different in rate or magnitude than the declines that took place in the absence of any human influence? Are the effects of declines in ecological diversity today likely to have the same effects as those in the past?
The answers to all these questions—whether targeting site-specific problems or exploring general principles of ecological dynamics—require detailed, reliable information on past species abundances and environmental conditions from time intervals predating the last century of direct observation by scientists. Although the past decade has seen major advances in understanding the global climate system by a combination of real-time observations, modeling, and paleoclimate records, predicting and planning for the future depends upon our ability to understand not only how and why environments change but also how and why biological systems react. We also need to understand how biological systems themselves mediate important elements of environmental change ranging from key climatic parameters to biogeochemical cycles. Ecological dynamics (see Box 1.1), whether at the single-species, community, or global scale, generally have been studied by biologists over relatively brief timescales (one to two decades at most) and almost always in systems already highly altered by human activities.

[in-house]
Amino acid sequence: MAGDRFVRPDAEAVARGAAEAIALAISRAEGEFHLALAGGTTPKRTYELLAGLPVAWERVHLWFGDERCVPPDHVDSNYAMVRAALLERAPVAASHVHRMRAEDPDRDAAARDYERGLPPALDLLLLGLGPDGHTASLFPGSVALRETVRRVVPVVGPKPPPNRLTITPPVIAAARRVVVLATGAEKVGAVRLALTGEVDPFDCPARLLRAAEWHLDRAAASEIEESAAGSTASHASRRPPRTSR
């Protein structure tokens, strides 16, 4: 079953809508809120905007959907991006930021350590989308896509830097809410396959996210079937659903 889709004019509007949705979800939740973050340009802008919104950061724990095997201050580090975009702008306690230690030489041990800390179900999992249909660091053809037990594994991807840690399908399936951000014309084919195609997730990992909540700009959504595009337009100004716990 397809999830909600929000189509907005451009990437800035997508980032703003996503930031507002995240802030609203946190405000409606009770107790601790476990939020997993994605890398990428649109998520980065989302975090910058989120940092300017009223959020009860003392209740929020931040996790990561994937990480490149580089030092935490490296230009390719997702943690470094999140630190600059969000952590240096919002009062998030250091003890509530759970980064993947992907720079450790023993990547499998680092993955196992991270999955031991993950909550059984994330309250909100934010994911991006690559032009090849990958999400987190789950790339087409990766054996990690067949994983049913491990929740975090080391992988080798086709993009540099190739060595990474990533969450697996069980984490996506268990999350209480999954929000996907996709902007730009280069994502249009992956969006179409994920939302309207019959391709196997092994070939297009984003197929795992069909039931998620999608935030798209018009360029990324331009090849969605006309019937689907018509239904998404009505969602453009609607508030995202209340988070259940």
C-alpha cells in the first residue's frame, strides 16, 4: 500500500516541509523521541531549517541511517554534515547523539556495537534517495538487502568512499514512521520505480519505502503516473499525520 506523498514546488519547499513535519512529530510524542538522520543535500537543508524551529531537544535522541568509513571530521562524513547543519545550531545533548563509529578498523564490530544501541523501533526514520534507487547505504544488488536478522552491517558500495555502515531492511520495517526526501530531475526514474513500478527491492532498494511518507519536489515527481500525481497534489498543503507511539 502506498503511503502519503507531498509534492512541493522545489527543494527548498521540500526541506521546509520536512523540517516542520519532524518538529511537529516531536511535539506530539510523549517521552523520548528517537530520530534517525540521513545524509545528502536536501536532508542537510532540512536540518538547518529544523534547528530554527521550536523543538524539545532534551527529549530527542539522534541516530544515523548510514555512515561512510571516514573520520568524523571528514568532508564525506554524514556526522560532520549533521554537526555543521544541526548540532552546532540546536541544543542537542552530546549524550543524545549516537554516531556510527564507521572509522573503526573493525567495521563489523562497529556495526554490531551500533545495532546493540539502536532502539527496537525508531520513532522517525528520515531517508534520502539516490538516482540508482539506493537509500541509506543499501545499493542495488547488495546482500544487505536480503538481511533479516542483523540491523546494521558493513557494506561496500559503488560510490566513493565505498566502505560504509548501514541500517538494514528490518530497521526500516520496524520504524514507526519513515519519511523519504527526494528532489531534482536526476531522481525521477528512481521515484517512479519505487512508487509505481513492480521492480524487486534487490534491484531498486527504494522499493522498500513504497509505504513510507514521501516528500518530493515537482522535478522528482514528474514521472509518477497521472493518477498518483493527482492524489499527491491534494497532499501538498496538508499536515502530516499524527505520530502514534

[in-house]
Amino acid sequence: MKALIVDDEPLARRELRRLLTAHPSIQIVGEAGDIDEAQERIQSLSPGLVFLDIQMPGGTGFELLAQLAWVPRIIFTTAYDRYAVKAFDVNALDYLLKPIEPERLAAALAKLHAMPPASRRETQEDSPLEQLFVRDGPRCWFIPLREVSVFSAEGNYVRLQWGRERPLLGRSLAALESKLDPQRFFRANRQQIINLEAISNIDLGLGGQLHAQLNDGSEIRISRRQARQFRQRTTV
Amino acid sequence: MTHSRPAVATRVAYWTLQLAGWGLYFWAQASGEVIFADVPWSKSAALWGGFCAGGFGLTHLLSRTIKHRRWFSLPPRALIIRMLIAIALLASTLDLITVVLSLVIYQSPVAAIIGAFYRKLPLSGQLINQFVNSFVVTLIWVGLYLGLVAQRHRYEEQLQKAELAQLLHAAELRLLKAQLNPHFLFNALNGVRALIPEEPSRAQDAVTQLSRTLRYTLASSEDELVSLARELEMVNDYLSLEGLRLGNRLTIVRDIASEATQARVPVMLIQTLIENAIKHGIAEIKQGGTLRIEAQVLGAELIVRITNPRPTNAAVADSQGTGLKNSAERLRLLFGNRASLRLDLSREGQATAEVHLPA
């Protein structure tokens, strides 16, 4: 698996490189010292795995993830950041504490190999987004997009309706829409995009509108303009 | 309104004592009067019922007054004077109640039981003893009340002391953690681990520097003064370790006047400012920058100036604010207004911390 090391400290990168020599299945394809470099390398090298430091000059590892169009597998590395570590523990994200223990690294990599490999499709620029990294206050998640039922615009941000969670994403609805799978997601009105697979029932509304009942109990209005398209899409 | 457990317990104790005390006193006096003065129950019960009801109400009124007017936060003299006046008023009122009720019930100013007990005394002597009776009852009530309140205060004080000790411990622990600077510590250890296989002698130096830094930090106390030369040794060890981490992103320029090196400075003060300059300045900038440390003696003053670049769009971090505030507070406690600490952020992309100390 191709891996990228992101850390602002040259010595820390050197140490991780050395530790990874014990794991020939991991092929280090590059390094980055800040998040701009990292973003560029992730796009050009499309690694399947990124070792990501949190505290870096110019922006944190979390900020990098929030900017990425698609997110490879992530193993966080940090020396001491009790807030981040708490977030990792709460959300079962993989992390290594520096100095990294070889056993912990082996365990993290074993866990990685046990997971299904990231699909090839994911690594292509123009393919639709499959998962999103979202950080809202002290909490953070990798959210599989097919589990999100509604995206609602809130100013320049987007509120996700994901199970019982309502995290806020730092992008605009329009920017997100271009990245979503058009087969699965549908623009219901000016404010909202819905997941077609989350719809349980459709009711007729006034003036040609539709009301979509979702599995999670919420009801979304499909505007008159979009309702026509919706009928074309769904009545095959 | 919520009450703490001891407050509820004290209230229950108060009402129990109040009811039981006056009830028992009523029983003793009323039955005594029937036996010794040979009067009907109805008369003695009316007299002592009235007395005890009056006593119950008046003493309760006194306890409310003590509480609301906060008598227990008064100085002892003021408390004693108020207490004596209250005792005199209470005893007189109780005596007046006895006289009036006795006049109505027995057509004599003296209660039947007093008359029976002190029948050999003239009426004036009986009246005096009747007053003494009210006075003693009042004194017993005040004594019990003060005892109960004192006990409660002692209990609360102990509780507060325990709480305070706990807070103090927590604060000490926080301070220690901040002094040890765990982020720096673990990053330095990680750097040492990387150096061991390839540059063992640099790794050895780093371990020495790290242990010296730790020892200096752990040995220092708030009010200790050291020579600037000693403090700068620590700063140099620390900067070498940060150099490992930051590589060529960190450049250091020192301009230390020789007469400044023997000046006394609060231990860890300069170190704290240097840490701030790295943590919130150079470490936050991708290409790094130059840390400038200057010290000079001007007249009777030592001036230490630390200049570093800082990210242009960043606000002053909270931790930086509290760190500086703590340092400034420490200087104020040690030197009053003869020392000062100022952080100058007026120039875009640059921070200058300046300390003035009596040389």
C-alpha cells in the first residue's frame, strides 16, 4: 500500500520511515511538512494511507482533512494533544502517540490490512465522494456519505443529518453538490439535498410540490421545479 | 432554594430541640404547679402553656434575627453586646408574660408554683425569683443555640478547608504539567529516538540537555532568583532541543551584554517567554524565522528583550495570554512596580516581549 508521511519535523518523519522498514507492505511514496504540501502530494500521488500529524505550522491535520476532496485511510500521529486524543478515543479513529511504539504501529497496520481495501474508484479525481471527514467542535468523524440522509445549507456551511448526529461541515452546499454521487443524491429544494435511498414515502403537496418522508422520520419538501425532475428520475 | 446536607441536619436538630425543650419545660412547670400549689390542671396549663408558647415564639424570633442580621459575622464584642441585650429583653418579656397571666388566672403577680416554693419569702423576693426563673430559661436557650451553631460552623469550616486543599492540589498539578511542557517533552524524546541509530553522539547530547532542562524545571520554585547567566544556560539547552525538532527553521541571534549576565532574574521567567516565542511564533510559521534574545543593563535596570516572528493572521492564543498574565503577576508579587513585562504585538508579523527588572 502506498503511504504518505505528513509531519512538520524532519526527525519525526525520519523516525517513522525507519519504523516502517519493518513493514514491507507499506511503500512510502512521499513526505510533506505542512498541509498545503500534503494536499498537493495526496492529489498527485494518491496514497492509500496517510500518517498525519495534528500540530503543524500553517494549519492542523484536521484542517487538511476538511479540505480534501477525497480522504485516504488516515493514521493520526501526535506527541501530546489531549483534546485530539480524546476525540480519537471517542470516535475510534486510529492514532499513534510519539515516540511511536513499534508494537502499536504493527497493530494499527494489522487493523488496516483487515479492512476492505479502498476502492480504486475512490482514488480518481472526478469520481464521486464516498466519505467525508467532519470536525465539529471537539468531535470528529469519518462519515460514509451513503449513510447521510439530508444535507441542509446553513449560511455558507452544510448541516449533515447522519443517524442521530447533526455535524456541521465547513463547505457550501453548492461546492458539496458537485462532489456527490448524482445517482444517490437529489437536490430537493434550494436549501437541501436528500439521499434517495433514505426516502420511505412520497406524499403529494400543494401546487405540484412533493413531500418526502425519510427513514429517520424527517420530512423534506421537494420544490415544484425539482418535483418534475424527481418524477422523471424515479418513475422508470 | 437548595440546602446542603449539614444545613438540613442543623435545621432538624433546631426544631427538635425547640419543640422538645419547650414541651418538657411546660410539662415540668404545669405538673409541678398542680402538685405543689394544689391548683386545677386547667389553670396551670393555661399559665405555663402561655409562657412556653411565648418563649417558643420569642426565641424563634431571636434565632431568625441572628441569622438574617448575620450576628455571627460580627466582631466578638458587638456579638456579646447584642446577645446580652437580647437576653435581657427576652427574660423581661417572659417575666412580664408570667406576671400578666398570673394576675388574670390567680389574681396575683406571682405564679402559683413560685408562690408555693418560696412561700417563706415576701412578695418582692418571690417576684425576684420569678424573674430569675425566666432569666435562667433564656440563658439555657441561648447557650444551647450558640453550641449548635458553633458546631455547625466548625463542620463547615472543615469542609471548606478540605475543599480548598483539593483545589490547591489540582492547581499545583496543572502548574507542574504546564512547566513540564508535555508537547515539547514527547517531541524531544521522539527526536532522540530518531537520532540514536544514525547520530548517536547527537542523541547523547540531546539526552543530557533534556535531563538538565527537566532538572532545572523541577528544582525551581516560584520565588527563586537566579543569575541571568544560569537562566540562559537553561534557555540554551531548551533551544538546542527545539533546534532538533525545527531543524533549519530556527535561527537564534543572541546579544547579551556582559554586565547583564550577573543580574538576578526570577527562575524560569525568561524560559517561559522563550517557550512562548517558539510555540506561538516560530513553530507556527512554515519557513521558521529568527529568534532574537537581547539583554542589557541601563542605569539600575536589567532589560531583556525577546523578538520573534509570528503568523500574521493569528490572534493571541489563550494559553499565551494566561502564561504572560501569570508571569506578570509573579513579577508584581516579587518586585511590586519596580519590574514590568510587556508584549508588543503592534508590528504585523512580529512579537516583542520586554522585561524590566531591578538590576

There is thus a growing realization that only geohistorical data—the organic remains, biogeochemical signals, and associated sediments of the geological record—can provide a time perspective sufficiently long to establish the full range of natural variability of complex biological systems, and to discriminate human perturbations from natural cycles (e.g., Jablonski and Sepkoski, 1996; Swetnam et al., 1999; Lawton, 1999; McDonald and Chure, 2001; Woodruff, 2001; Hubbell, 2001; Barnosky et al., 2004). Such data are crucial for acquiring the necessary long-term perspective on modern systems and, by sampling past environmental states both like and unlike those of the present day, for providing the empirical framework needed to discover the general principles of biosphere behavior that would permit prediction and management of future change. This time perspective, which is outside the reach of conventional ecological monitoring (e.g., Long Term Ecological Research [LTER] sites; see Chapter 4), is readily accessible through geohistorical records. The rigorous evaluation of such records by earth scientists over the last few decades has shown that both the character and the rate of biotic response to environmental change can be determined with confidence. Advances in the development of proxy environmental indicators, the reconstruction of species ecologies, and sophisticated dating methods, are changing the way biologists view the world and have prompted a series of workshops on how to best capitalize upon the unique opportunities that geohistorical records afford for direct analysis and modeling of biological systems (e.g., Cohen et al., 1998; Aubry et al., 2000; Flessa, 2000; Myers and Knoll, 2001). Indeed,